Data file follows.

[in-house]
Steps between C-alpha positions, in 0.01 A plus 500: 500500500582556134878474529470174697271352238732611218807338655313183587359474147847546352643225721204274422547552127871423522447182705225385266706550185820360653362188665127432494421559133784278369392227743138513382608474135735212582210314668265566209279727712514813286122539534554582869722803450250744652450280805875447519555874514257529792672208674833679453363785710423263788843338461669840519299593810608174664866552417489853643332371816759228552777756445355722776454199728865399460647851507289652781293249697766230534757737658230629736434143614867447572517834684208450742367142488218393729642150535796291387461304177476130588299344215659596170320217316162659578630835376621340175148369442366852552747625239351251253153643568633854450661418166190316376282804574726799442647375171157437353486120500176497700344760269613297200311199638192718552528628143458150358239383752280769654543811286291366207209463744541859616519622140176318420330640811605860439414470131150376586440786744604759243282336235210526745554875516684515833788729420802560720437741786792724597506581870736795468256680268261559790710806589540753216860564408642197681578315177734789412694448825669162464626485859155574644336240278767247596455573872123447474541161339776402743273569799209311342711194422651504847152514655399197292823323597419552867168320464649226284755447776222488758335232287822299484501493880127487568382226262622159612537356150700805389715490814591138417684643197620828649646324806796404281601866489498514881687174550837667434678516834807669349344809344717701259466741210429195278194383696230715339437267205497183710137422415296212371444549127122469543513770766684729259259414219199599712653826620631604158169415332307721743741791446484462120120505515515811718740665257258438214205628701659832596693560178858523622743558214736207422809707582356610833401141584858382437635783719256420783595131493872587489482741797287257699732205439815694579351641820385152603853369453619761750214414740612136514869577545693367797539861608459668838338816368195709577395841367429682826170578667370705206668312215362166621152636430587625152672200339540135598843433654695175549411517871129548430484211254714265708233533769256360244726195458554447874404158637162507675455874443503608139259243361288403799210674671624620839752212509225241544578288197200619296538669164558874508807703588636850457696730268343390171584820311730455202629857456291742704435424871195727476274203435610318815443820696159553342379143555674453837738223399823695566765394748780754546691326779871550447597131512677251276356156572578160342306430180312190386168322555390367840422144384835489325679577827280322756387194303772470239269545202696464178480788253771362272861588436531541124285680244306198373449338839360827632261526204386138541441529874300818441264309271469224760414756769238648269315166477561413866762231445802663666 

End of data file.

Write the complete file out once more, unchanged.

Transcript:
[in-house]
Steps between C-alpha positions, in 0.01 A plus 500: 500500500582556134878474529470174697271352238732611218807338655313183587359474147847546352643225721204274422547552127871423522447182705225385266706550185820360653362188665127432494421559133784278369392227743138513382608474135735212582210314668265566209279727712514813286122539534554582869722803450250744652450280805875447519555874514257529792672208674833679453363785710423263788843338461669840519299593810608174664866552417489853643332371816759228552777756445355722776454199728865399460647851507289652781293249697766230534757737658230629736434143614867447572517834684208450742367142488218393729642150535796291387461304177476130588299344215659596170320217316162659578630835376621340175148369442366852552747625239351251253153643568633854450661418166190316376282804574726799442647375171157437353486120500176497700344760269613297200311199638192718552528628143458150358239383752280769654543811286291366207209463744541859616519622140176318420330640811605860439414470131150376586440786744604759243282336235210526745554875516684515833788729420802560720437741786792724597506581870736795468256680268261559790710806589540753216860564408642197681578315177734789412694448825669162464626485859155574644336240278767247596455573872123447474541161339776402743273569799209311342711194422651504847152514655399197292823323597419552867168320464649226284755447776222488758335232287822299484501493880127487568382226262622159612537356150700805389715490814591138417684643197620828649646324806796404281601866489498514881687174550837667434678516834807669349344809344717701259466741210429195278194383696230715339437267205497183710137422415296212371444549127122469543513770766684729259259414219199599712653826620631604158169415332307721743741791446484462120120505515515811718740665257258438214205628701659832596693560178858523622743558214736207422809707582356610833401141584858382437635783719256420783595131493872587489482741797287257699732205439815694579351641820385152603853369453619761750214414740612136514869577545693367797539861608459668838338816368195709577395841367429682826170578667370705206668312215362166621152636430587625152672200339540135598843433654695175549411517871129548430484211254714265708233533769256360244726195458554447874404158637162507675455874443503608139259243361288403799210674671624620839752212509225241544578288197200619296538669164558874508807703588636850457696730268343390171584820311730455202629857456291742704435424871195727476274203435610318815443820696159553342379143555674453837738223399823695566765394748780754546691326779871550447597131512677251276356156572578160342306430180312190386168322555390367840422144384835489325679577827280322756387194303772470239269545202696464178480788253771362272861588436531541124285680244306198373449338839360827632261526204386138541441529874300818441264309271469224760414756769238648269315166477561413866762231445802663666 